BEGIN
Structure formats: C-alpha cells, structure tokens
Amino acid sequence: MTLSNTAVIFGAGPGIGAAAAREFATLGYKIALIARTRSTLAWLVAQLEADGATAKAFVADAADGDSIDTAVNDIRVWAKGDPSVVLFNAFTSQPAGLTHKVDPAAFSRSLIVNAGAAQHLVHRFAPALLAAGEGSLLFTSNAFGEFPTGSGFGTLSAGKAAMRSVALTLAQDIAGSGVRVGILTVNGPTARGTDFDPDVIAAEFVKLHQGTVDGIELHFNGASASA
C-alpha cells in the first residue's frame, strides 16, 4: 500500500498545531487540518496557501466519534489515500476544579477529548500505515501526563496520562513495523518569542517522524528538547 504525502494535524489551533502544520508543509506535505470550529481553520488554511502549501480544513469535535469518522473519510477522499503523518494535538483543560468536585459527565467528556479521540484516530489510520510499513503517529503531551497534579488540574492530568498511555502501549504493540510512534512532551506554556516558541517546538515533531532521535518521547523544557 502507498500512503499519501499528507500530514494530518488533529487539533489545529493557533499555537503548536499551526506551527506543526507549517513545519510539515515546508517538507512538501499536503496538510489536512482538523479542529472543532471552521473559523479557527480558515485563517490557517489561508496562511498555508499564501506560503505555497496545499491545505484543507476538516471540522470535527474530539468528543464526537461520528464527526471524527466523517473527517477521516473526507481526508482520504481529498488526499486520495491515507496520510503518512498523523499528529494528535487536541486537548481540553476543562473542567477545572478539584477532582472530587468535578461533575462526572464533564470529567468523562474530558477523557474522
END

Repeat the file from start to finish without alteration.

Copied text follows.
Structure formats: C-alpha cells, structure tokens
Amino acid sequence: MTLSNTAVIFGAGPGIGAAAAREFATLGYKIALIARTRSTLAWLVAQLEADGATAKAFVADAADGDSIDTAVNDIRVWAKGDPSVVLFNAFTSQPAGLTHKVDPAAFSRSLIVNAGAAQHLVHRFAPALLAAGEGSLLFTSNAFGEFPTGSGFGTLSAGKAAMRSVALTLAQDIAGSGVRVGILTVNGPTARGTDFDPDVIAAEFVKLHQGTVDGIELHFNGASASA
C-alpha cells in the first residue's frame, strides 16, 4: 500500500498545531487540518496557501466519534489515500476544579477529548500505515501526563496520562513495523518569542517522524528538547 504525502494535524489551533502544520508543509506535505470550529481553520488554511502549501480544513469535535469518522473519510477522499503523518494535538483543560468536585459527565467528556479521540484516530489510520510499513503517529503531551497534579488540574492530568498511555502501549504493540510512534512532551506554556516558541517546538515533531532521535518521547523544557 502507498500512503499519501499528507500530514494530518488533529487539533489545529493557533499555537503548536499551526506551527506543526507549517513545519510539515515546508517538507512538501499536503496538510489536512482538523479542529472543532471552521473559523479557527480558515485563517490557517489561508496562511498555508499564501506560503505555497496545499491545505484543507476538516471540522470535527474530539468528543464526537461520528464527526471524527466523517473527517477521516473526507481526508482520504481529498488526499486520495491515507496520510503518512498523523499528529494528535487536541486537548481540553476543562473542567477545572478539584477532582472530587468535578461533575462526572464533564470529567468523562474530558477523557474522